(Estimated reading time: around 8 minutes).
I have been trying to establish an academic workflow for quite some time now. Writing about it helps me to organise my thoughts better. I’ll highlight what I have found useful. This list is by no means exhaustive. This is also in line with my idea of documenting everything as I hurtle towards the goal of academia. Its an ongoing struggle but I am hoping that someone more knowledgeable than me would take time out to point any obvious flaws. I also hope to spur on discussion about their own workflows.
Step 1: Creating a mind map.
I use Scapple for it. There are other alternatives available but I haven’t explored them. Stare at a blank canvas and start writing randomly. Identify the thoughts as they come to you. They help in brainstorming. This involves identifying the parameters that I have to use/cover, all the ideas I have to write about and how I need to be able to distinguish my write up from other published ones.
That, I believe, is the most important part, since the first part of any research is identifying the question and being able to coherently frame it. This is followed by supportive evidence (if any) and the strength of the protocol that you are out to write. If you don’t want to use Scapple from the outset, you can always write it down; see all the ideas that form a feedback loop, if any, and then take it forward.
Key takeaway: Identify the idea first!
Step 2: Pubmed
Once I have done it, I hit Pubmed. The search on Pubmed has improved vastly although a compelling use case exists for Quertle as well. Previously, Quertle had a free tier but its a paid option now. I haven’t used it recently though. Nevertheless, I use advanced search and booleans to drill down to the specifics on pubmed. Once I have identified my key words that give me adequate results, the fun starts.
A specific keyword is likely to give a river of publications. Most of them are usually contextually related and Pubmed has complex algorithms to sort them out. I prefer to subscribe the whole list by RSS feeds (which I covered recently). These RSS feeds then pipe into Inoreader. Few people might prefer to get email for it but this is easily lost in the sea of email that we get (I hit on a specific actionable inbox zero protocol long time back and its serving me very well). Email is a bad idea.
Step 3: Inoreader for RSS feeds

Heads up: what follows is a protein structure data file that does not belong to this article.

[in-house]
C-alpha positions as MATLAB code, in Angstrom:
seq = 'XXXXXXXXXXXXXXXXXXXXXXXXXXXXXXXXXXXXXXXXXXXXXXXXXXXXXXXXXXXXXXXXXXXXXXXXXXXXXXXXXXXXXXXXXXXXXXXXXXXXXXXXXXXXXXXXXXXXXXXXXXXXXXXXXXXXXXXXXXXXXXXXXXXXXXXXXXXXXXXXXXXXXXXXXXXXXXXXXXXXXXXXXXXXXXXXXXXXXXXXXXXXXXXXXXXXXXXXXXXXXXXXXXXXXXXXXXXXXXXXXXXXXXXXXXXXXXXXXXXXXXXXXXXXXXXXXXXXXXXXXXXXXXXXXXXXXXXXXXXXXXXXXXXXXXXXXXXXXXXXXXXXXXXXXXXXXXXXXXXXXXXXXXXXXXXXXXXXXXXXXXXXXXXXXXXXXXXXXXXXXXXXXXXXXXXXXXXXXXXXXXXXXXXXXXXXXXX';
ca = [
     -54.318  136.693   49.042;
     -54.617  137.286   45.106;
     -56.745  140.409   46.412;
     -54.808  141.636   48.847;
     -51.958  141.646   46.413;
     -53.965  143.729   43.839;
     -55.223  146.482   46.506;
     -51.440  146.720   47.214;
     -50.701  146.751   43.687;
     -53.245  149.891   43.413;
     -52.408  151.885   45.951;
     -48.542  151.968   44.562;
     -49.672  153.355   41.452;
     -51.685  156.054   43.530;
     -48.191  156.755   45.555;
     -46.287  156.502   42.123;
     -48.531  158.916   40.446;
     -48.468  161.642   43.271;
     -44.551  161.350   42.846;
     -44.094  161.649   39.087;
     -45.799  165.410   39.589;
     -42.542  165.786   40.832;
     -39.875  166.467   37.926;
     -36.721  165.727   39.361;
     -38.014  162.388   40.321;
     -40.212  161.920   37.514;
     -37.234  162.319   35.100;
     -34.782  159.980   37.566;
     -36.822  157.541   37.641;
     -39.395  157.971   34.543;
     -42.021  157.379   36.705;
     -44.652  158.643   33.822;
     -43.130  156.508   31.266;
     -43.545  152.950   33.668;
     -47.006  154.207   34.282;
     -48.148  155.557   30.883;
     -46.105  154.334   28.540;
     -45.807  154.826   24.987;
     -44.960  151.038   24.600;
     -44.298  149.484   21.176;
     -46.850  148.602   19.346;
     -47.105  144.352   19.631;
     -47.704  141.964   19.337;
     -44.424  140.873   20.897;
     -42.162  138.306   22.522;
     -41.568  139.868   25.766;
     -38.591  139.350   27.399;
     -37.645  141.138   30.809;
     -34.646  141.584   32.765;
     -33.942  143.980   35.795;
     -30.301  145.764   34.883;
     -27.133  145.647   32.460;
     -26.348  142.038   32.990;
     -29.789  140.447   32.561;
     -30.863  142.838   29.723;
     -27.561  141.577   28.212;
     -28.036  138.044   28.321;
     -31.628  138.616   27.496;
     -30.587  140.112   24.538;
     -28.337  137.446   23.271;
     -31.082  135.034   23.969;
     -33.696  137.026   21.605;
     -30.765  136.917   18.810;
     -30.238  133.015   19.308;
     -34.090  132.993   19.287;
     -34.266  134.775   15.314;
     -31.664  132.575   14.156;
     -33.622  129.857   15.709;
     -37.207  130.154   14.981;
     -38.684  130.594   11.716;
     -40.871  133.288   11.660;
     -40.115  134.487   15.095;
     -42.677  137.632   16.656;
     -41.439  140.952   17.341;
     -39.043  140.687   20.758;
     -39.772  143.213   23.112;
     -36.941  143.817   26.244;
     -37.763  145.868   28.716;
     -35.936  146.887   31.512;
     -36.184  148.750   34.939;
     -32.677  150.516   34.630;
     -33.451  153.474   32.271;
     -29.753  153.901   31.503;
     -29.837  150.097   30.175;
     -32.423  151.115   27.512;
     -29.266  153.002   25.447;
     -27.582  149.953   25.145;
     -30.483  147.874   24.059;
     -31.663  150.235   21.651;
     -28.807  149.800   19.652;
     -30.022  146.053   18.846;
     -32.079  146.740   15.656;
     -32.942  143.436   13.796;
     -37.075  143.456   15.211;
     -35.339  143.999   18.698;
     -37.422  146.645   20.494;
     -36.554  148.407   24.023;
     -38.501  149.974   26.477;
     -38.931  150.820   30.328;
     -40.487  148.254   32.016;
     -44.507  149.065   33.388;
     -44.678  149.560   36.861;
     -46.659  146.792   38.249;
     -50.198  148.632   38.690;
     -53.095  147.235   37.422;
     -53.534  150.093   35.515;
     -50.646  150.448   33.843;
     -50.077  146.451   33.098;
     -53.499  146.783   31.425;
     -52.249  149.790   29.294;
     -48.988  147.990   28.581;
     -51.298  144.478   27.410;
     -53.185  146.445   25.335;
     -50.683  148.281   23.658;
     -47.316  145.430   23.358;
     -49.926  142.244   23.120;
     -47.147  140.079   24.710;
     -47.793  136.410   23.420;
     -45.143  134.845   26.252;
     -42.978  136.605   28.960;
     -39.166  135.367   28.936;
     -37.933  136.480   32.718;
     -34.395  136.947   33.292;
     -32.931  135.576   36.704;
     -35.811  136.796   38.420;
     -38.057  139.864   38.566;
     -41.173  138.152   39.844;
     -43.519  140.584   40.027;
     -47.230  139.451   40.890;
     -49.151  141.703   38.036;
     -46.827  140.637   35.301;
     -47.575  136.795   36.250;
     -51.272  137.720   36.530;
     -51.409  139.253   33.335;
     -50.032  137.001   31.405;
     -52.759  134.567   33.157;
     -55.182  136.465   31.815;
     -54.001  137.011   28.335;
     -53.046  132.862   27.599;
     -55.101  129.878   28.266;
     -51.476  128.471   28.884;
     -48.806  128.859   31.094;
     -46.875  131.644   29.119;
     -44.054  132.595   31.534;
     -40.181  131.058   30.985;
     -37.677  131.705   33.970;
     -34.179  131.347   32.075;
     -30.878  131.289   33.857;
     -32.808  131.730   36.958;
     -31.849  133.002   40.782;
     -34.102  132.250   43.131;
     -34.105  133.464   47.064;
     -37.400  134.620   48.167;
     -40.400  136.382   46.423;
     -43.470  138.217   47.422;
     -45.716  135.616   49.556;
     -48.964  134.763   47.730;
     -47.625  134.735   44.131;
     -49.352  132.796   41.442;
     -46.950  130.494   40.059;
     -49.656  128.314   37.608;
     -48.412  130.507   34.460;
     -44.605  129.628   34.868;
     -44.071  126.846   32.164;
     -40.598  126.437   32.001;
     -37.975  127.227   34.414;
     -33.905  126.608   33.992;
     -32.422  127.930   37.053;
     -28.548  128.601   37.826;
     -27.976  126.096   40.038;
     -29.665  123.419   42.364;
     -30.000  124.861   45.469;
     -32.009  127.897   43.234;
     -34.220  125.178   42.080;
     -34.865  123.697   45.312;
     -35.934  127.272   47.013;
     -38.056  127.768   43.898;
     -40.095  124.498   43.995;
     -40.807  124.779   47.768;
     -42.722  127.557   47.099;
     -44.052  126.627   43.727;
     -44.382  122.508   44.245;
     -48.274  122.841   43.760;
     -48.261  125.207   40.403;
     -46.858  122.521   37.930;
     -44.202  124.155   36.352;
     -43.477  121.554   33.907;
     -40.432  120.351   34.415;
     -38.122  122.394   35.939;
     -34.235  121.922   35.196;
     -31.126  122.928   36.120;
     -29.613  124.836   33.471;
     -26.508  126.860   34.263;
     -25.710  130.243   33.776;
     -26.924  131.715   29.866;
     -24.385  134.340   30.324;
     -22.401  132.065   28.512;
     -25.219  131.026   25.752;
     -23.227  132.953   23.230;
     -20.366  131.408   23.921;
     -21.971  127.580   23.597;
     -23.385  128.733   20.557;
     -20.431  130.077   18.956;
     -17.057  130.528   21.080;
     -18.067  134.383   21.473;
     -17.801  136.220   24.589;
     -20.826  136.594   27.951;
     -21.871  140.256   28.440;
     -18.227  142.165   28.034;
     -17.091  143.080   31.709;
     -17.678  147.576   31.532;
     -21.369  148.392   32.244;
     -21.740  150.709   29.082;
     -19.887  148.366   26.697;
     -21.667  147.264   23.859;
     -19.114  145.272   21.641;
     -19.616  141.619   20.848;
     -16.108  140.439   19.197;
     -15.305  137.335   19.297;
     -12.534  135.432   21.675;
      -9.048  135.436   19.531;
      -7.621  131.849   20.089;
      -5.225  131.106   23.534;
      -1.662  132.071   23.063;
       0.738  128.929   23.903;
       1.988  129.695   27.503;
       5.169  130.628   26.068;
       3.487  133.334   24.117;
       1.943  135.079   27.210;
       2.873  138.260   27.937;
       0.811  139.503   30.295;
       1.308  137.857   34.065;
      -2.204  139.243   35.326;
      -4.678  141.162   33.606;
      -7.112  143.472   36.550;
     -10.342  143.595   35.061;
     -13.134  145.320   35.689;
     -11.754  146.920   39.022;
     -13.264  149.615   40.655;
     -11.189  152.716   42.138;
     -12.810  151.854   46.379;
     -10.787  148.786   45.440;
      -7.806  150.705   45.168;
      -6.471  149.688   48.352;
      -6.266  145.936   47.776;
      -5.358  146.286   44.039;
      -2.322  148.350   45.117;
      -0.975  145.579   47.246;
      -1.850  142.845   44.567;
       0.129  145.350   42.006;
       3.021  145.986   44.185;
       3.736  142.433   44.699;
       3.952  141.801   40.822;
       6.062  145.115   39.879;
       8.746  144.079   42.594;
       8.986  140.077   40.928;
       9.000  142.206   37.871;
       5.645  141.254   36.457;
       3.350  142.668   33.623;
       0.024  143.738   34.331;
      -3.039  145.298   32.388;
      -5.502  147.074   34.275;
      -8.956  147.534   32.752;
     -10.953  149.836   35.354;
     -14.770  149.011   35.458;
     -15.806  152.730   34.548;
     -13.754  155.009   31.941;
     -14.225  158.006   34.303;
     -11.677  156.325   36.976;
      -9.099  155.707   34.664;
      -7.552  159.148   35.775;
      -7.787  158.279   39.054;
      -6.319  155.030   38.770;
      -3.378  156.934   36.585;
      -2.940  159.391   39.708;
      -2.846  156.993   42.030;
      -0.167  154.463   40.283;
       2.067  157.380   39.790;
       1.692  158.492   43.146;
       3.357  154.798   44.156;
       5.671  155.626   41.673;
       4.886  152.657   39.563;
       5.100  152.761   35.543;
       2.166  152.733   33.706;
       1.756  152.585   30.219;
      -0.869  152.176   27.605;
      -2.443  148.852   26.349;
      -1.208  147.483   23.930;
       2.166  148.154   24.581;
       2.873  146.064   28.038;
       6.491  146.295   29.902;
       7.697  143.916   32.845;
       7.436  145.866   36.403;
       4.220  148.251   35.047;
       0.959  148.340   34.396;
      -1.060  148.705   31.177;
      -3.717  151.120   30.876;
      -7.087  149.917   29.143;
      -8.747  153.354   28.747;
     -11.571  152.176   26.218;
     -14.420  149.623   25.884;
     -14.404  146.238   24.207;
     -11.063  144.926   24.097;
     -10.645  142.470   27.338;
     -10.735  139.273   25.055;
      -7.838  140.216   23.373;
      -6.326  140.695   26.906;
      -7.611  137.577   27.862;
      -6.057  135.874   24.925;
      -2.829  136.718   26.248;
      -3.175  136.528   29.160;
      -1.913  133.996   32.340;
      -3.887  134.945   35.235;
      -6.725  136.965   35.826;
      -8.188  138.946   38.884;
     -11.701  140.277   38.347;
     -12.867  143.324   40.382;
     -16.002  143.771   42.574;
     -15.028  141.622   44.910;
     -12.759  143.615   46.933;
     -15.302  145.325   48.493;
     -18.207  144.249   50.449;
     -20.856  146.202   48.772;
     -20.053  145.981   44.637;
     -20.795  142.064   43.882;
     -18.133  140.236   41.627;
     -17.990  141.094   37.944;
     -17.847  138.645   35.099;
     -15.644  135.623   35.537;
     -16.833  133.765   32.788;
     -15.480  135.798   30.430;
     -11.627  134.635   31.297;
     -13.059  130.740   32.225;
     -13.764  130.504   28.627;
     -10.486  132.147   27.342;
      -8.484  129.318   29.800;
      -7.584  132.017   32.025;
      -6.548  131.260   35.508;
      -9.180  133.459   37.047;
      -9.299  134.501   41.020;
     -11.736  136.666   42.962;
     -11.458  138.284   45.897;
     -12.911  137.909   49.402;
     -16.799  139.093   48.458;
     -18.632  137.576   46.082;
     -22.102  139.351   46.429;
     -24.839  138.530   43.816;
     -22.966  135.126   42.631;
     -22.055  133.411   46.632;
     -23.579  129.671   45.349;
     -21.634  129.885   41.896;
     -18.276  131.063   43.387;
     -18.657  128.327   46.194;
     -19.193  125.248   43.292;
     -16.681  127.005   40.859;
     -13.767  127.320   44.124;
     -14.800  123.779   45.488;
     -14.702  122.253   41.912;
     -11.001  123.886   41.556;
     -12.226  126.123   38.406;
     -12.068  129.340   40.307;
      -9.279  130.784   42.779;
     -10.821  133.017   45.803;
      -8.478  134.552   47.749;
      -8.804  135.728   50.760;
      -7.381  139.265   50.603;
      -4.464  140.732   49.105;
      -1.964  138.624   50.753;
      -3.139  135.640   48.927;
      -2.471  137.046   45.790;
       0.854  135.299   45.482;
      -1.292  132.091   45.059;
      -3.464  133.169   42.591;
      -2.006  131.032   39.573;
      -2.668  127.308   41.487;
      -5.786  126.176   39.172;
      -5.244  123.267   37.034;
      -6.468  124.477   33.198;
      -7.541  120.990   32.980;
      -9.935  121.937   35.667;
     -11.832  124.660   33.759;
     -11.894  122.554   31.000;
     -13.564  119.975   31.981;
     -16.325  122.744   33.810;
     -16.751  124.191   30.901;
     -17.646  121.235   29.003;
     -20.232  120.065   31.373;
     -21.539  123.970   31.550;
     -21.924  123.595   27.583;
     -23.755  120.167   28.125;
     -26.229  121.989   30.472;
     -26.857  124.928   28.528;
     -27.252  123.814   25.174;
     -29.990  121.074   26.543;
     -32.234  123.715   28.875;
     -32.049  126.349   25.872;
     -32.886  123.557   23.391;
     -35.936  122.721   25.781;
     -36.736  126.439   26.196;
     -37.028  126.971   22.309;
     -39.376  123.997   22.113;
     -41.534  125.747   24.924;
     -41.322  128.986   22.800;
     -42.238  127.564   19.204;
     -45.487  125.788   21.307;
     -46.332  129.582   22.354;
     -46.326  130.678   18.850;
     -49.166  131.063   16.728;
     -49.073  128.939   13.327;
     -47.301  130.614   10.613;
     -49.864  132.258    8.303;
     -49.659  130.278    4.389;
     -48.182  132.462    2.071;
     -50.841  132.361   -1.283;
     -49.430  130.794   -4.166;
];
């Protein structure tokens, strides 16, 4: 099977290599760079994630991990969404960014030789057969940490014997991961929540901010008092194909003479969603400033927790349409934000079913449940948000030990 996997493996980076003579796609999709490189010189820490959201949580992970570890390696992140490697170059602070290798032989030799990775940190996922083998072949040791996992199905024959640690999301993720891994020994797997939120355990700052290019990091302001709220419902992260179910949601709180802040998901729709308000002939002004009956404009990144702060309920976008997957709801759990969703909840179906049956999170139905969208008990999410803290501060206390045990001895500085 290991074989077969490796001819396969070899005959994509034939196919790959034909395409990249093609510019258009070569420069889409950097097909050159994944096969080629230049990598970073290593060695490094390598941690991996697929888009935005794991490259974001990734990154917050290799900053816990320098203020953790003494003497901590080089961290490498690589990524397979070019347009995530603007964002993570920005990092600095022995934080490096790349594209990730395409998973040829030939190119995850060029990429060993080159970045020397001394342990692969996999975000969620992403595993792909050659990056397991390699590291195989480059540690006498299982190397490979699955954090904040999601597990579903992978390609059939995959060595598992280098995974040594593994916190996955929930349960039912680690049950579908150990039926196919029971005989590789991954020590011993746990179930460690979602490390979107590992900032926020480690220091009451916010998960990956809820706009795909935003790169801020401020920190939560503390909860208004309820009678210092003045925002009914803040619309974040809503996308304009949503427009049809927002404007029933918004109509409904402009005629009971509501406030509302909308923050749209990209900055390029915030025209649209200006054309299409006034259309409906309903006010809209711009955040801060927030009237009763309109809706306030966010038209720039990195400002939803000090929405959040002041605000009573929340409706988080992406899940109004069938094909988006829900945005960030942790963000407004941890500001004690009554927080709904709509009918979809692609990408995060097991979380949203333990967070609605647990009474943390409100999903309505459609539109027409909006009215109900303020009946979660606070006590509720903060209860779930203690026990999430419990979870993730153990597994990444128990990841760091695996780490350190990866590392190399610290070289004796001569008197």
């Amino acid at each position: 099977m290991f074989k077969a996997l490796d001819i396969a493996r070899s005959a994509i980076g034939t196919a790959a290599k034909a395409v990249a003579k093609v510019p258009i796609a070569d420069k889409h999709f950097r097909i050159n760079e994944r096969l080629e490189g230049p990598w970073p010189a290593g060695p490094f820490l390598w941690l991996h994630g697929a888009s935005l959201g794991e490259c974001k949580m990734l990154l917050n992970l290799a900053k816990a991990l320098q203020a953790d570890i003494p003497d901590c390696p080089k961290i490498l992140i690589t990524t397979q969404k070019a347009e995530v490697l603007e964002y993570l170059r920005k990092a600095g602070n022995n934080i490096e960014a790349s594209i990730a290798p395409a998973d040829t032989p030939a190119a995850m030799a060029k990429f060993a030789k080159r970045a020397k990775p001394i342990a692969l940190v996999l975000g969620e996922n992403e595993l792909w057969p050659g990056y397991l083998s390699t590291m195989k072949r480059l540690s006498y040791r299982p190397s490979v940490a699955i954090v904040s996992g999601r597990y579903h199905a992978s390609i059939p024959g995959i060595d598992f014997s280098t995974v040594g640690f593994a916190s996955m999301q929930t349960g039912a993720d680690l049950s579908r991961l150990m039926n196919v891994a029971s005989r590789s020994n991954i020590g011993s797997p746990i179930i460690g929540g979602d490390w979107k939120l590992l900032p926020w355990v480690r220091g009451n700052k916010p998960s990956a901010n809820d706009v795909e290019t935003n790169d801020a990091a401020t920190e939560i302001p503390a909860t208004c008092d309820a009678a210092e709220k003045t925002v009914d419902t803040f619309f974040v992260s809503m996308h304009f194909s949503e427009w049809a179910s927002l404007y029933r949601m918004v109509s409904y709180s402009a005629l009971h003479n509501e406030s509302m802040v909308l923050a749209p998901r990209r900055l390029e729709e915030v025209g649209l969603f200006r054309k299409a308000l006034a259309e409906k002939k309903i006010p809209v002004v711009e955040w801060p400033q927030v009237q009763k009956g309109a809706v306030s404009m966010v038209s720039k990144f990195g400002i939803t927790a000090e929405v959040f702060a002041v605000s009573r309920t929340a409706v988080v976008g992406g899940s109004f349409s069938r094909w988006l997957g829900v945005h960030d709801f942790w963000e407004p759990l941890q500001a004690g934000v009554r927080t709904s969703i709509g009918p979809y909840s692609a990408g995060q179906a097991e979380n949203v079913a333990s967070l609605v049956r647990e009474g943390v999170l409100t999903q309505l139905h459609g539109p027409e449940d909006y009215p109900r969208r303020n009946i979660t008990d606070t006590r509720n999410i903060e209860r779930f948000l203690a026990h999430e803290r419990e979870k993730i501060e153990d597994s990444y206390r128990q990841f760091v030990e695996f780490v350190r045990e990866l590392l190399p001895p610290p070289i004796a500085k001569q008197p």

Inoreader is a fantastic resource. Apart from the specific Twitter searches, I can filter out the feeds.
Lets say, if the feed is showing up keywords for canine oligodendroglioma (which is irrelevant for me), it can be filtered out. Once its done, I can set up several other rules in conjunction with IFTTT.
Inoreader and IFTTT (If This, Then That) allows you to create applets that links various services. For example, I pipe articles related to specific keywords, IFTTT can be triggered each time the article comes in. I add specific hashtags to it and viola! All articles that are of relevance (from specific keywords/filtered) are pushed out to Twitter. A bit of human curation also occurs in this river of articles. I usually “star” the articles (things I have to follow) and IFTTT appends separate hash tag to it and pushes out to Twitter.
In this, specific write ups that are relevant to my work (starred articles, for example), are saved and downloaded (usually from Sci-Hub or through institutional paywalls).
Step 4: HighlightsApp on Mac
I use Highlights App on Mac (I think it was created by a PhD student himself). The coolest thing about it is the annotations come as a note (which now happens in Bookends as well). These notes are exported as TextBundle and opened up via Ulysses. I add meaning to these notes (needed to learn a little Markdown; enough for me to get going) and Ulysses pushes it to my publishing website on word press.com
Step 5: Using Ulysses to craft your ideas
The beauty about Ulysses (apart from the simplicity, writing long form, ability to preview in various formats etc) is stellar customer support. I faced an issue with Highlights app and Ulysses and it was addressed by the developer himself. They moved towards a subscription based model and I think it was a wise sensible decision.
Step 6: Always use a Bibliography manager for your papers!
Nevertheless, I have found peace with using Bookends. It is (I think) a one man show (Sonny Software) and is one of the most comprehensive solutions. Sente/Papers 3 are gasping but Bookends has thrived on a payment model (upgrade every 2 years) with stellar support; both on forums and email. Bookends serves as a bibliography tool (this deserves another blog post some day).
Step 7: Scrivener for writing papers. A must have and a life saver!
After annotations/note taking, I prefer to write using Scrivener; especially the long form. I break up the article in several parts and I can work on them at different intervals. This also requires another blog post!
Scrivener pipes out the output in rtf (for example) where Bookends can scan it, add the citations which then requires some more formatting to be pushed to journals for submission (and then hope that the anonymous reviewer would be nice to you!)
Starting from Pubmed, this train of thought may sound complex (but it isn’t) and is straightforward. Each one of them serves a specific purpose.
Ulysses works perfectly to write these blog posts since I prefer to use a distraction free environment. I use Vivaldi browser as my preferred software; has tons of shortcuts and muscle thats absolutely amazing.
Don’t forget cups of tea/coffee and some Spotify lists to keep things interesting! (meditative music helps me :))
Disclosure: None of them are affiliate links and I have paid for the software in full. They deserve to be highlighted!